- World Bank
Increased Investment in Zimbabwe’s Tertiary Education Essential to Economic Growth, Human Capital Development (Zimbabwe)
Extensive reforms are required to translate the government’s education vision into a concrete set of programs and projects to accelerate economic recovery and reduce socioeconomic disparities, the Zimbabwe Higher and Tertiary Education Sector Analysis Report found. Developed by the World Bank and the Ministry of Higher and Tertiary Education, Innovation, Science and Technology Department (MHTEISTD), the report acknowledges the ongoing reform efforts that the department has embarked on under its Education 5.0 strategy to revitalize higher and tertiary education through the five pillars of Teaching, Research, Community Service, Innovation, and Industrialization. The report also finds that throughout the past decade, Zimbabwe has sustained a high level of public education spending, including spending on tertiary education, relative to the size of its economy. The macro-economic challenges in that last two years have however seen significant decline in education spending both as a percentage of total government expenditure and as a percentage of gross domestic product. “The government’s longstanding commitment to education spending reflects the importance of human-capital development as a national cultural value. As we are fully cognizant of the ever-changing world in which we operate we now seek to transform our Tertiary Education to meaningfully impact economic productivity and workforce skills development,” said Professor Fanuel Tagwira, Permanent Secretary, MHTIESTD. The education analysis underscores the recent World Bank Digital Economy Diagnostic for Zimbabwe launched in May, which revealed that Zimbabwe is facing a significant skills deficit in science and technology-linked job roles, including digital skills. Studies on the digital transformation of the African economy stress the importance for Zimbabwe of further developing its science, technology, engineering and mathematics programs. “Digital economies are energized when there is a sizeable population with basic digital skills and a critical mass of tech-savvy skilled personnel and advanced specialists that help to adapt and diffuse digital technologies across different sectors. Therefore, Zimbabwe requires focused effort on developing a digitally competent workforce and digitally literate citizens who could reap the benefits that the digital transformation can bring,” said Mukami Kariuki, World Bank Country Manager, Zimbabwe.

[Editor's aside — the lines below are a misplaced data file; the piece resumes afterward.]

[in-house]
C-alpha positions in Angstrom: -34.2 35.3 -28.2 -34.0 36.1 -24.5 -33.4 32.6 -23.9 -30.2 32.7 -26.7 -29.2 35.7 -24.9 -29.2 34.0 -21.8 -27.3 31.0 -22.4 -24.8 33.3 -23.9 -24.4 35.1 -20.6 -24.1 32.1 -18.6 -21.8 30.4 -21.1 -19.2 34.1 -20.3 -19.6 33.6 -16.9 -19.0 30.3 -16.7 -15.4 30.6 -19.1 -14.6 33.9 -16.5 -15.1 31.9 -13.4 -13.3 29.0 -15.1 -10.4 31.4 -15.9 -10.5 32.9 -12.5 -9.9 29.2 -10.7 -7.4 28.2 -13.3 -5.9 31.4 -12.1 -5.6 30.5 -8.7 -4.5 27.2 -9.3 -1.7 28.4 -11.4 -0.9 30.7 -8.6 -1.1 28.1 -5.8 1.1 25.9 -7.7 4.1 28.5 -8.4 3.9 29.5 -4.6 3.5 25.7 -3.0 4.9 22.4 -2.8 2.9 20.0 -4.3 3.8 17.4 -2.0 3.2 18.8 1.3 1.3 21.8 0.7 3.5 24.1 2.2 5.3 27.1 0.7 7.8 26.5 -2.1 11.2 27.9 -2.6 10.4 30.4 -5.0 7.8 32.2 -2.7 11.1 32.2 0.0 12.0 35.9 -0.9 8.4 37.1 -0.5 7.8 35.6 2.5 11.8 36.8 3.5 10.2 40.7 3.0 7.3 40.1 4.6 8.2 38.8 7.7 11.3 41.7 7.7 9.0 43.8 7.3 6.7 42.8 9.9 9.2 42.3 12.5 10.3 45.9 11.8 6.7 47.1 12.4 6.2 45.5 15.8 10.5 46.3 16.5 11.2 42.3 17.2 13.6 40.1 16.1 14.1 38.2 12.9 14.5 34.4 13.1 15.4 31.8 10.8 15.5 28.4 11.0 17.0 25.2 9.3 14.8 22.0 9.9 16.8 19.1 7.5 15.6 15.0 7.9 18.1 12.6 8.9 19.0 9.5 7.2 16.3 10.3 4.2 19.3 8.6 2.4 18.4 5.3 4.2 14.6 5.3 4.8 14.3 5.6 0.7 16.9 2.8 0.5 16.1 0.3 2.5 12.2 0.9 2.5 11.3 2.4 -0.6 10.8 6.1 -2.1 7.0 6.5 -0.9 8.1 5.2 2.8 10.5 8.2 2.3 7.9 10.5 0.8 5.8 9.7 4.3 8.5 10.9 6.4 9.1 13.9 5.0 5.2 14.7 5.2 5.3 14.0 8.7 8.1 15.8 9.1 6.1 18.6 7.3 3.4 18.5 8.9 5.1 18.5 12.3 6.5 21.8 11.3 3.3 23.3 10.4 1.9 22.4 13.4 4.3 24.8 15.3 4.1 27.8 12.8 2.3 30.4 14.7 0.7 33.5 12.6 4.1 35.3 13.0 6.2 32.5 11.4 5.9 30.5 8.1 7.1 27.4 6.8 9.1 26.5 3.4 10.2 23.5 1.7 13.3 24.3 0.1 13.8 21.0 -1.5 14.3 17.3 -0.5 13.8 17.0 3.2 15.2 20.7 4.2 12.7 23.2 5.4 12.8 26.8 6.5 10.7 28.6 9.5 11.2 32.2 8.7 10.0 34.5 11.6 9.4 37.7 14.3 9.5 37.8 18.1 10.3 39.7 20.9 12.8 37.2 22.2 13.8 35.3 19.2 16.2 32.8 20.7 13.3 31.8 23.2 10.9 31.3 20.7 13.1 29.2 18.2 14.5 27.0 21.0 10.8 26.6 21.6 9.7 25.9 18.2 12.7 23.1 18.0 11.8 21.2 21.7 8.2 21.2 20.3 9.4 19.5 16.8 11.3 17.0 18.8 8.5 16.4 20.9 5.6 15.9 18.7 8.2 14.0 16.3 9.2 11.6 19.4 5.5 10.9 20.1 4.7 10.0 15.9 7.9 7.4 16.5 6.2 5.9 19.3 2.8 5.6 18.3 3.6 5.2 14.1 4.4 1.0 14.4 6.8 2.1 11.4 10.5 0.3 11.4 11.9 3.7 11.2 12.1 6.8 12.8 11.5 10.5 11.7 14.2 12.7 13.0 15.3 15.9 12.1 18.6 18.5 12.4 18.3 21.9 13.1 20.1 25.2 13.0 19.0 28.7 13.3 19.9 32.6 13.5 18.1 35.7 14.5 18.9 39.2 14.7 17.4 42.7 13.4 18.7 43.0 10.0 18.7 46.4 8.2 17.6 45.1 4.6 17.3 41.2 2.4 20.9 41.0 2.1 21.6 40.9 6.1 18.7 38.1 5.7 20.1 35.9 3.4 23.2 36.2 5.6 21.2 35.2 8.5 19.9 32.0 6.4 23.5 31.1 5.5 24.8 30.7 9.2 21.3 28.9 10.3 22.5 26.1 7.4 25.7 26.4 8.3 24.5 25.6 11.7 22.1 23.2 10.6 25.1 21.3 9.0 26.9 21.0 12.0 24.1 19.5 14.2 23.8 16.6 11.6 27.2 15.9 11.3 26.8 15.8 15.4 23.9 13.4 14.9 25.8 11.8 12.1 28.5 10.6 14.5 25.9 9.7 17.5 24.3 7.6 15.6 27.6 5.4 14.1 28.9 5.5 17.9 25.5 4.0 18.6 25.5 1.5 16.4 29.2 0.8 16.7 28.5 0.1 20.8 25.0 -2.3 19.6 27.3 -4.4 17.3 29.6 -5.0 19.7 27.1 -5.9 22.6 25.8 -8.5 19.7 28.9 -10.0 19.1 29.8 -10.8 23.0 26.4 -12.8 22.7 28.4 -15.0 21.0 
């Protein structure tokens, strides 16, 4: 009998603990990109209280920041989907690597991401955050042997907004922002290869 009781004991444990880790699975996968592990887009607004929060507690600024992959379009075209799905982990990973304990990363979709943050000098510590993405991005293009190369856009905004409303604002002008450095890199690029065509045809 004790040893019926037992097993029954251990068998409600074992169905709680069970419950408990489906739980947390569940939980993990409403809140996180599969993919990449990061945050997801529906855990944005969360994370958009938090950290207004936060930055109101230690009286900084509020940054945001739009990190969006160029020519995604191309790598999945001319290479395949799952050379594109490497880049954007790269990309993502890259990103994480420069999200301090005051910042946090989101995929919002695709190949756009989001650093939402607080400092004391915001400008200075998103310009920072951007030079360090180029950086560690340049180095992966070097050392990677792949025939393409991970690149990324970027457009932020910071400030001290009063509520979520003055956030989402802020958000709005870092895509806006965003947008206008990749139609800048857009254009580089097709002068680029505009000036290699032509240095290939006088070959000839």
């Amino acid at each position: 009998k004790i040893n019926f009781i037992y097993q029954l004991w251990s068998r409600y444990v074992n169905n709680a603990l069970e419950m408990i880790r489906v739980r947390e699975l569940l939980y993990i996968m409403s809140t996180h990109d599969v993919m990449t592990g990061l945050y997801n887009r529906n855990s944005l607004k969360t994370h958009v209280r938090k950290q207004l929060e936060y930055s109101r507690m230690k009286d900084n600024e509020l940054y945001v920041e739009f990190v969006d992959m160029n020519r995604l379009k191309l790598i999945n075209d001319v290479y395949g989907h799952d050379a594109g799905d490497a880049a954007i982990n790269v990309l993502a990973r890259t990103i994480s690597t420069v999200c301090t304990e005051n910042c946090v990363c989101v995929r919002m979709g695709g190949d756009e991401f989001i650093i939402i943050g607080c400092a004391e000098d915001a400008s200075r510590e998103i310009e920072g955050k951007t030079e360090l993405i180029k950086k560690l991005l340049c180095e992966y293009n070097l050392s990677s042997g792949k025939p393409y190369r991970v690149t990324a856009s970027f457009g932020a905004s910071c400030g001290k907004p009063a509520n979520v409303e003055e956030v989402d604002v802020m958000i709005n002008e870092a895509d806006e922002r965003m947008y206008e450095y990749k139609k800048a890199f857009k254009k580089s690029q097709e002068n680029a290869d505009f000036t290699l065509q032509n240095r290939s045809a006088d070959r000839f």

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2. Morocco World News
Scientists discover rare plant fossil from late Devonian Era in Morocco (Morocco)
An international team of scientists, led by Mostafa Oukassou and Serge V. Naugolnykh, have discovered the first record of a plant from the Late Devonian era in the Moroccan Meseta. The study was published in the Journal of African Earth Sciences, and it is based on six “practically complete specimens including holotype” that were preserved “as compression and impression in quartzitic sandstone of the top of Dalaa Formation.” According to the authors, the study breaks new grounds and allows for a more thorough understanding of the diversity of the Devonian era land plants, which would have grown anywhere between 419.2 million years ago and 358.9 million years ago. The Devonian was a significant period in the history of the evolution of land vegetation. “It corresponds to the final stage of the terrestrialization process when plants gradually came to occupy all the lowlands of the continents and formed the first highly sophisticated ecosystems,” the study notes. The discovery is significant as, compared to North and South America, Eurasia, and Australia, the era’s plant record from Africa is particularly sparse. The study was done on behalf of the Laboratory of Applied Geology, Geomatic and Environment, Department of Geology, of Hassan II University of Casablanca, Morocco, the Geological Institute of Russian Academy of Sciences, and the Kazan (Privolzhsky) Federal University. With growing interest from both local and foreign scientists, Morocco has seen a wave of discoveries in recent years. Earlier this year a team of researchers discovered a 2.5 million year old macaque fossil in Guefait, Morocco, which dates back more than 2.5 million years. At around the same time, another team of scientists announced the discovery of a crushed ossified lung from a 66-million years old coelacanth in Oued Zem, in Morocco’s Beni Mellal-Khenifra region.
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